Take a visit to your nearest news-stand and you’ll find dozens of magazines all vying for your attention and your money. With the magazine publication sector as crowded as ever, one would think publishers would make an effort to differentiate their titles from their competitors. Yet as you stood in front on the newsstand, you may have noticed something: these magazines all look the same. For an industry which visually driven, this can be classified as counter-intuitive.
Market Segmentation: the end justifies the means
Magazine readers are one of the most widely segmented markets within media consumers. Through segmentation, publishers can break down broad markets into infinite clusters, using a combination of geographic, demographic and psychographic variables. High level clustering like this can enable independent publishers with niche titles to build a cult loyal readership base. By partitioning the market, publishers can study and understand their target market more deeply; which then enables them to focus their publications on highly specific consumer groups.
The cluster diagram below shows a simple example of how publishers (or any marketer) can break down markets in order to identify commercially viable sectors. The diagram shows two regions within a target population. Each region is further differentiated by gender and income.
After clustering, it is obvious that for a publisher specialising in high-end female fashion magazine, targeting the southern region provides the best chance of commercial success even though there is an overall larger female population in the western region. This is simply because there are more high female earners in the south. Likewise, a moderately priced men’s interest periodical would do well to target the male dominated western region.
Cover pages: same difference
When it comes to design and creative originality, independent magazine publishers appear to leading the way ahead of their mainstream counterparts. There are some exceptions like Bloomberg BusinessWeek, Wired Magazine and The New Yorker who often have some of the most creative covers out there.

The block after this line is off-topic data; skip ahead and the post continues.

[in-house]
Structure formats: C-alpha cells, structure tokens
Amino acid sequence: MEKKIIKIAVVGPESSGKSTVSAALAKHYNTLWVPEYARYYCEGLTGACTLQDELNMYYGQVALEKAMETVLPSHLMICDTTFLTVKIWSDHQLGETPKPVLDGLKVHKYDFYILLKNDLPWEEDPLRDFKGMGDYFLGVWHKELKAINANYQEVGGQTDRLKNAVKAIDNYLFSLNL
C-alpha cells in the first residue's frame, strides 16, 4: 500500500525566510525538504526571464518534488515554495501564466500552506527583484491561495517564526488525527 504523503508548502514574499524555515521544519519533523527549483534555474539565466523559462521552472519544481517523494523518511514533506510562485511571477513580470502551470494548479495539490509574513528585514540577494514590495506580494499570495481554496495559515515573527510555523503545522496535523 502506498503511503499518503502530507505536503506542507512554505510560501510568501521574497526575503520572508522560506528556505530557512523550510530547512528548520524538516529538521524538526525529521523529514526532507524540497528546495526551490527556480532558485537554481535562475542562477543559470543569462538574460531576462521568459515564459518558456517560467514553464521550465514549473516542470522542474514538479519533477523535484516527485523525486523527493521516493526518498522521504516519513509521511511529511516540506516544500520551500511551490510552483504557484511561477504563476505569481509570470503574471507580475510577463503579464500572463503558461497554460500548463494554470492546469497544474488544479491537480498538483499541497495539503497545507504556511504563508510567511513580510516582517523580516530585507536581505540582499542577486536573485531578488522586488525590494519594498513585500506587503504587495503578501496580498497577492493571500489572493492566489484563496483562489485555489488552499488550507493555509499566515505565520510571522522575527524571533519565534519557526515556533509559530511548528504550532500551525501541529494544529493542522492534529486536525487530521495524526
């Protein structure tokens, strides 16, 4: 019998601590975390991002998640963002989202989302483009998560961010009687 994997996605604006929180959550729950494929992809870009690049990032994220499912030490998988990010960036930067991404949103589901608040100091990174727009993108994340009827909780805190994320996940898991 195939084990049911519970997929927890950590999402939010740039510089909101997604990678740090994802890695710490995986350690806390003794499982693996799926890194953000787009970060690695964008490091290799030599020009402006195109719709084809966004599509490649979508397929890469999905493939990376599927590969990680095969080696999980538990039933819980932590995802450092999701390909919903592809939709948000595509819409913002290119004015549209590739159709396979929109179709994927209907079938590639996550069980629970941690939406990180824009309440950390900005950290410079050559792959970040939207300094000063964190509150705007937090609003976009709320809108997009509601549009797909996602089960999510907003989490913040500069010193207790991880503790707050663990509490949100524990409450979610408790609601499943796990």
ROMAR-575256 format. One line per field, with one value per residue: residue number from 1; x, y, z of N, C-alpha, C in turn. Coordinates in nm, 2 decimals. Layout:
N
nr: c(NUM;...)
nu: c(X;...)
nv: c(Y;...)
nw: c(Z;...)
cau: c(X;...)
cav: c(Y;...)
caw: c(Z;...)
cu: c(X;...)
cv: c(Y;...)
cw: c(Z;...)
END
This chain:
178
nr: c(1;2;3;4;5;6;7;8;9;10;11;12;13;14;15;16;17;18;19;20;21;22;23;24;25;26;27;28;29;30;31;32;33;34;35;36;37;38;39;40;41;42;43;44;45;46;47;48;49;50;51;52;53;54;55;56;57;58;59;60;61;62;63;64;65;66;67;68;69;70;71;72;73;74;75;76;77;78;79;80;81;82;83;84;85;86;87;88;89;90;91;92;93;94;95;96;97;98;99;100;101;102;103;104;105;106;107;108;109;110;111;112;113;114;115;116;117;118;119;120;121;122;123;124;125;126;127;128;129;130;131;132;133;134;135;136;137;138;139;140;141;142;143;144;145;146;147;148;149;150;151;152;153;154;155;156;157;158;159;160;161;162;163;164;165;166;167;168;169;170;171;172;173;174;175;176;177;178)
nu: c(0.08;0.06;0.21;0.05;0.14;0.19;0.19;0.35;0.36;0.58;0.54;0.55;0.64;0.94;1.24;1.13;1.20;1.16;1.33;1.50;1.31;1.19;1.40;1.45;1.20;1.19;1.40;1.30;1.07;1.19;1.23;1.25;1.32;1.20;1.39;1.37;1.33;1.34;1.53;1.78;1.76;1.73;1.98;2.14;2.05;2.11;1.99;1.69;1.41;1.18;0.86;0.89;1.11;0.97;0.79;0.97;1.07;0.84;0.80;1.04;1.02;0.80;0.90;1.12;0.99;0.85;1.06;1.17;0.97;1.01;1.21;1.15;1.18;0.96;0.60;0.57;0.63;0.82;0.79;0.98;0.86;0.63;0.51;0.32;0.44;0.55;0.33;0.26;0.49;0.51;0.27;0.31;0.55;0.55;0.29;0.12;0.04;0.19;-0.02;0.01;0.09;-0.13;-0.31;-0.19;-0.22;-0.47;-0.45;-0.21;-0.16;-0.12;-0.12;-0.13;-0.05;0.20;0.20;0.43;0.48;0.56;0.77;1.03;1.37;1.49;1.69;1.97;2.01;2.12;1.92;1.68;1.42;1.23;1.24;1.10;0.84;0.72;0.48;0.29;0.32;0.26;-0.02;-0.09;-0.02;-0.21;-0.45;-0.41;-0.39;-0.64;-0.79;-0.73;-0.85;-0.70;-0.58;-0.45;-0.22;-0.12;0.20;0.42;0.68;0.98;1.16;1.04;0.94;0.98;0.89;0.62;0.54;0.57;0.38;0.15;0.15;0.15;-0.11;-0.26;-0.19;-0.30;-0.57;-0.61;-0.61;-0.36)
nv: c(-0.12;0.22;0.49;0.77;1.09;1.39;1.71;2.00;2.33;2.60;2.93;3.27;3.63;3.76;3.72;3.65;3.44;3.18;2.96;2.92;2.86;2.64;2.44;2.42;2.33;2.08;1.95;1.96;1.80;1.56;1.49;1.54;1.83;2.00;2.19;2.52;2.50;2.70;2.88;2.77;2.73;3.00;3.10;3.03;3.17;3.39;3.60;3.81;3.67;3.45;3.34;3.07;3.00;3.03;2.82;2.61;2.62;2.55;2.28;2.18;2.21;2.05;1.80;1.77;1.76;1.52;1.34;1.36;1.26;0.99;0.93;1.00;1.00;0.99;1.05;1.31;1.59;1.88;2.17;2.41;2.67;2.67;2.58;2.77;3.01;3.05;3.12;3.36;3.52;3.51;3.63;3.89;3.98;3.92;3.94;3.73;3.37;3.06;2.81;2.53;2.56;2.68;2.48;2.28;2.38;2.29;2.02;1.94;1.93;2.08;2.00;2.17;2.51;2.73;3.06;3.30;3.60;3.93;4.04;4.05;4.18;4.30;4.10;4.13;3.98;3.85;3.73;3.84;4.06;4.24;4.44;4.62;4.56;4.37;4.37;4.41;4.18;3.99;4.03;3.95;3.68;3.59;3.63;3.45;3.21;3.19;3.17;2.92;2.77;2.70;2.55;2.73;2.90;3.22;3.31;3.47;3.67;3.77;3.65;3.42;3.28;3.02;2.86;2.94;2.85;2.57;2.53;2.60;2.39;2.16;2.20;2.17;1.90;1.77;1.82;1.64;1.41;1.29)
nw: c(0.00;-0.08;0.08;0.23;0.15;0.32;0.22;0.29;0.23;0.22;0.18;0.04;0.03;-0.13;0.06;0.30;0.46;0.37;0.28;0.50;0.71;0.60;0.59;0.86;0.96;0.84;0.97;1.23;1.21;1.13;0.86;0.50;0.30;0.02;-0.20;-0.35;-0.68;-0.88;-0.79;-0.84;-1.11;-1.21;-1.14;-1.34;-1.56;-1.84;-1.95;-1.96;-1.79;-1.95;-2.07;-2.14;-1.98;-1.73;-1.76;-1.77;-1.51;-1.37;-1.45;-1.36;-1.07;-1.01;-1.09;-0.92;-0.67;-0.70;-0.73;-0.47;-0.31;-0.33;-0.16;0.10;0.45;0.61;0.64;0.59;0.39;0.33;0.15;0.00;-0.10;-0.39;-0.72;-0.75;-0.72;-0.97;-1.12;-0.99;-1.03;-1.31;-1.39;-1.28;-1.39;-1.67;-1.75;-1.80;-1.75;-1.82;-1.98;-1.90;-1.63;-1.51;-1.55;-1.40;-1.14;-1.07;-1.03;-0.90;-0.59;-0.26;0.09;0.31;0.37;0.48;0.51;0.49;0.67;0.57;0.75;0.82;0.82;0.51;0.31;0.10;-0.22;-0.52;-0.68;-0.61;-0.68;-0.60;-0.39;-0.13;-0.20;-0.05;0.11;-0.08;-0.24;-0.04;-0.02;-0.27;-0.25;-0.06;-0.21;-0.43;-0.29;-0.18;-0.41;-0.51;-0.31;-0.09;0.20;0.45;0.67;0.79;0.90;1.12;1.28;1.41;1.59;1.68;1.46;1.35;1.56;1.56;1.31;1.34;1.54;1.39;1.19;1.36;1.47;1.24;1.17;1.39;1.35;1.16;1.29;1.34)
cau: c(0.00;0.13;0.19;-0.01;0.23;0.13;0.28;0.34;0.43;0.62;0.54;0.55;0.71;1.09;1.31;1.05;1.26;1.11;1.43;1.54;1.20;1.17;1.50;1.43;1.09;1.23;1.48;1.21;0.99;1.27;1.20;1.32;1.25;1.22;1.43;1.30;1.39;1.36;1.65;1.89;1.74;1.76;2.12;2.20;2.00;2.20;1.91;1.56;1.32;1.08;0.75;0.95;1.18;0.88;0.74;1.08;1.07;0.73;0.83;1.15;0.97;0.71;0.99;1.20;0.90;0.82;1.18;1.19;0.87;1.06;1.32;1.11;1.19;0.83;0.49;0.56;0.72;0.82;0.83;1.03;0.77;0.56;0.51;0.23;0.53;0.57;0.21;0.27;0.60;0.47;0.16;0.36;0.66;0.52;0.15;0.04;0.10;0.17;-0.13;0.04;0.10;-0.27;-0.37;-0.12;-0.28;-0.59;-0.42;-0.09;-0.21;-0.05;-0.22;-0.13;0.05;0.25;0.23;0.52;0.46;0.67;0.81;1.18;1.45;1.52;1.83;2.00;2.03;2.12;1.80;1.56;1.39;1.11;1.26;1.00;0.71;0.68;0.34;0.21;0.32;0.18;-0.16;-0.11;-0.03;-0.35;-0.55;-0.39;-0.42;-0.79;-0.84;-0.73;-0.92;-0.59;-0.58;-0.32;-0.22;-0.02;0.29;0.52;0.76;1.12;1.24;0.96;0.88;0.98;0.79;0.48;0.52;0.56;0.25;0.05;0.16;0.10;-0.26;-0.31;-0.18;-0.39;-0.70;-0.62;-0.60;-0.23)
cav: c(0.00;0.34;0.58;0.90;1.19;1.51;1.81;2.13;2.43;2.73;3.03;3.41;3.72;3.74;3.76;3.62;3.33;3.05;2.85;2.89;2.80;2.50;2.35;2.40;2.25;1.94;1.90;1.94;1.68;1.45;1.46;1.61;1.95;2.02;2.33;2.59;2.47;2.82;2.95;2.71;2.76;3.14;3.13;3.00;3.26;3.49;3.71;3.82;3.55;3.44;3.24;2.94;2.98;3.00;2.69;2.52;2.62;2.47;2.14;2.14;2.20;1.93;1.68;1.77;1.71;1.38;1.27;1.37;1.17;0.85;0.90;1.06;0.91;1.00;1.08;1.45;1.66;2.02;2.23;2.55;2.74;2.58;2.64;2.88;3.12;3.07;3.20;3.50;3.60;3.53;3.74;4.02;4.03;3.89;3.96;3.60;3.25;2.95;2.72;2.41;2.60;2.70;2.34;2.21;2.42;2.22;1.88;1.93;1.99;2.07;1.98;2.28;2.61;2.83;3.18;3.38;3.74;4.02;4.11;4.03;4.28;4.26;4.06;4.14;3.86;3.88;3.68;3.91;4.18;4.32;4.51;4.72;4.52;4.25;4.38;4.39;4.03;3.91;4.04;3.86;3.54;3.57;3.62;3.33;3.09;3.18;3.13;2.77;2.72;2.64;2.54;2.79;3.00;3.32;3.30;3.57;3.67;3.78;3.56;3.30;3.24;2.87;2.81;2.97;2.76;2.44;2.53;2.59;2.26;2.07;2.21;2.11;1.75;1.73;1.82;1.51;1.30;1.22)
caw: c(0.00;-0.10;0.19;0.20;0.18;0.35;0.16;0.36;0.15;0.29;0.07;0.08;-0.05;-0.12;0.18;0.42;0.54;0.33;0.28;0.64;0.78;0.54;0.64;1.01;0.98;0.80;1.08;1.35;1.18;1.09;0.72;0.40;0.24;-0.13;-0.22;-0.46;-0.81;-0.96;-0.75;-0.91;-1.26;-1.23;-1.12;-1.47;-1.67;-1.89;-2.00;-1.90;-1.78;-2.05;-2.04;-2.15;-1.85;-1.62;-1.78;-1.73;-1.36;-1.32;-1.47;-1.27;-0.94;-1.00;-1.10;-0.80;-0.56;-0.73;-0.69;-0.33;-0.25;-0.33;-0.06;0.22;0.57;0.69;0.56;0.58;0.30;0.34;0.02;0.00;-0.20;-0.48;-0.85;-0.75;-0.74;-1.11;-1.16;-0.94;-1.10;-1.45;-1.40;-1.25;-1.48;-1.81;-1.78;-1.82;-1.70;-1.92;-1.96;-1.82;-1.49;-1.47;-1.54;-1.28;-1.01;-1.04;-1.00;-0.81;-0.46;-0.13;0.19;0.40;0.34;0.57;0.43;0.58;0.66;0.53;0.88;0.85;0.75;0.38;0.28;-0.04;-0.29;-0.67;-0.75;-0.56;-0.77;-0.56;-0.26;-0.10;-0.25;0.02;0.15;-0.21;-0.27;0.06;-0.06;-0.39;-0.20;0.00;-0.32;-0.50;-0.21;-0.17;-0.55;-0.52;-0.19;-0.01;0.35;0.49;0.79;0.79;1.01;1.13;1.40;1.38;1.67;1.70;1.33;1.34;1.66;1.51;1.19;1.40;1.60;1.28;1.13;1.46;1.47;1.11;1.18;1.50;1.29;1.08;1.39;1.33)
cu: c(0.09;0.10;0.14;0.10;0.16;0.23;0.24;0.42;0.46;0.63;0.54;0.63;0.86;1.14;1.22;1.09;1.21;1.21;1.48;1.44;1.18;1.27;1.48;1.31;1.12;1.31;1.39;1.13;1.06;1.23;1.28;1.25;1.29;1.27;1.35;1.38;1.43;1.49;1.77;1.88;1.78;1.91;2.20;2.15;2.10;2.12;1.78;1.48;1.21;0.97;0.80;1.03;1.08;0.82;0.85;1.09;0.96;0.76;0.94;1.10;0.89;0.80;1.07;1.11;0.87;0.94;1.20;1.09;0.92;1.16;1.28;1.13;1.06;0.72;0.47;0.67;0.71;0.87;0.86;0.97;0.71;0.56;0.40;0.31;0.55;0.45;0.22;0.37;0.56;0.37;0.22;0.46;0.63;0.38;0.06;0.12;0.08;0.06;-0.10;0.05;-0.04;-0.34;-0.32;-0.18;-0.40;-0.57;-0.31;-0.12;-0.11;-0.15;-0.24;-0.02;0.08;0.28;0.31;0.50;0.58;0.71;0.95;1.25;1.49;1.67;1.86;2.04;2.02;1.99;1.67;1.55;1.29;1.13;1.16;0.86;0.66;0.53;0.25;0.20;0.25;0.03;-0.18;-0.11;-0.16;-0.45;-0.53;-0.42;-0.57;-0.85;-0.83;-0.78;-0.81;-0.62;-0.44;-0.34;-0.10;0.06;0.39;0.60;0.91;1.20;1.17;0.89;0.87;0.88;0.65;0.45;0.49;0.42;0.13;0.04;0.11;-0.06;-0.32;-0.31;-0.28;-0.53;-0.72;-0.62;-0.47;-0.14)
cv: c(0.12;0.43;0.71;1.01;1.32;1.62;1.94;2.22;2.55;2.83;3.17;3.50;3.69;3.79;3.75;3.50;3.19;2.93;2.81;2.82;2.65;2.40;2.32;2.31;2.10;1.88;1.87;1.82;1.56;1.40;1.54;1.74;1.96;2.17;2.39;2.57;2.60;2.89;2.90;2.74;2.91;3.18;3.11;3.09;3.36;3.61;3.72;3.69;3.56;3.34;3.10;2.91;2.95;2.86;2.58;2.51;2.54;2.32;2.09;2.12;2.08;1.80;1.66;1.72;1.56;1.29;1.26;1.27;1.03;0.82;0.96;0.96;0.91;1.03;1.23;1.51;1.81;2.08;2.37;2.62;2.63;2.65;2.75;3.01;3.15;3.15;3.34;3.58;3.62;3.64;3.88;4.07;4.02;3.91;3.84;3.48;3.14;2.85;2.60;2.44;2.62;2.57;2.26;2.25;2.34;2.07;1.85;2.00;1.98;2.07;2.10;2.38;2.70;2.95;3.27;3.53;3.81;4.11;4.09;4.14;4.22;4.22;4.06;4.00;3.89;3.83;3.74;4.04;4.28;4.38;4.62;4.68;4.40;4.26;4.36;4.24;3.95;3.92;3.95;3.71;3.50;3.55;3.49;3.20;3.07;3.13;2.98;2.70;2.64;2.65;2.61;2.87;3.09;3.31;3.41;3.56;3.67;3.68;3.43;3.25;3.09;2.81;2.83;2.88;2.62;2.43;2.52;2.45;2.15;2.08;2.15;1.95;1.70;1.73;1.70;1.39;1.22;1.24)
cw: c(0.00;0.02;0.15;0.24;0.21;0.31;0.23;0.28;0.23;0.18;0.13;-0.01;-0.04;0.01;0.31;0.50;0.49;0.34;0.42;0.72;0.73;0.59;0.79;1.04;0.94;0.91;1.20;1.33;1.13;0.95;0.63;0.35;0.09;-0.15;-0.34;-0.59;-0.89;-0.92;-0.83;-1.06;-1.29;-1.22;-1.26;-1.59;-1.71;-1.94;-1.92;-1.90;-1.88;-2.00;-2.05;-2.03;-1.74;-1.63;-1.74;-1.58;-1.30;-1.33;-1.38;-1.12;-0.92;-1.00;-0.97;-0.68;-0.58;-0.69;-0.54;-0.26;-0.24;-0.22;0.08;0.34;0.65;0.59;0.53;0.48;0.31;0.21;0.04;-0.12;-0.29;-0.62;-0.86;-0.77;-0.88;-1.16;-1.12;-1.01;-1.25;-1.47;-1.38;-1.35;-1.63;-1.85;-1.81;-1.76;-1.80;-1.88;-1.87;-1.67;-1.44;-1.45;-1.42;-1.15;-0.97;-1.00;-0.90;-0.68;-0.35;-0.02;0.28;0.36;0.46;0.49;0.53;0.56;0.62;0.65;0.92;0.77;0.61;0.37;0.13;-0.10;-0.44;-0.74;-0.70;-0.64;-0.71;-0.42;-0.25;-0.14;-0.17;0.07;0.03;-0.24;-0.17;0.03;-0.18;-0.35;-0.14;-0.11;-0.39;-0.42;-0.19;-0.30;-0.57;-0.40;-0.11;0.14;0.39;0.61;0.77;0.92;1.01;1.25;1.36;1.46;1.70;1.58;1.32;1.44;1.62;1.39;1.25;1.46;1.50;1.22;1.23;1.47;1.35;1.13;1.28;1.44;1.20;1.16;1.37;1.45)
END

However on the whole, there is a general sense of ‘creative inertia’; one which reminiscent of the movie industry’s approach to movie posters designs. It appears once a template for success has been established, the studios (and in our case publishers) tend to become less inclined to try new things. Perhaps there is a method to this madness. Decisions on cover designs would appear to have been made under the consideration of extensive research on the readers’ preferences and interactions. Essentially, we are continually shown what we love to see.
This lack of creative originality is prevalent most in the fashion and lifestyle “glossy mag” category. Titles which target a defined group all share similar traits in brand styling and presentation. This approach appears to be in contradiction with one of the underlying principles of branding: to stand out from competitors. The differences between these magazines are very slight and the logos on the magazine could easily be interchangeable.
To illustrate this point, I decided to analyse the covers of the flagship fashion and lifestyle magazines of two of the biggest magazine publishers in the world, Hearst and Conde Nast. Given that these 2 are direct competitors it was interesting to see so many similarities between competing products.
Serif fonts = high price
The following women’s magazines are positioned similarly on the market as high-end fashion editorials and their prices reflect that; so does the branding and appearance. High subscription prices are seemingly not an issue for the target market. The median household incomes (HHI) of target market are as such: W – 158,940, Vogue – 69,447, Harper’s Bazaar –70,208, Elle – 79,898.
Pink, sex and all the single ladies
These general interest magazines are marketed as affordable and aspirational. The cover usually features a well know female personality surrounded by messages intended to promote self-improvement. The word ‘Sex’ is used repeated throughout the magazines and the highly feminised design scheme (a lot of pink and purple) also support circulation statistics which show reduced male readership compared to high-end female magazines*. The median HHI of Glamour and Cosmo readers are 66,992 and 61,150 respectively.
Men in suits or half-naked women
The male lifestyle magazine market is comparatively small so the number of men’s magazines on offer is limited. The two most popular choices are GQ and Esquire. They are both positioned similarly on the market, share identical brand values and target the same market (Median HHI: GQ – $72,374, Esquire – $75,766). Like their female counterparts, the theme of the men’s lifestyle mags similarly aspirational. Their quest can be simplified as ‘the most fashionably stylish man with the sexiest woman. This is perhaps a sweeping generalisation about men who earn above $70000, but a combined circulation of over 1.5 million per issue may suggest otherwise.
It is clear that segmentation allow magazine publishers to position their product across a wide market. However, the most successful magazines brands tend to take a similar positioning stance for every market segment. Yet the fact that these magazines remain relatively successful suggests they may be doing something more beyond the cover page.
This is a heavily watered down version of an academic report on Market Segmentation report I wrote as part of my MSc course. In my quest to make the article short and somewhat interesting, I have omitted some important (but very boring) data out.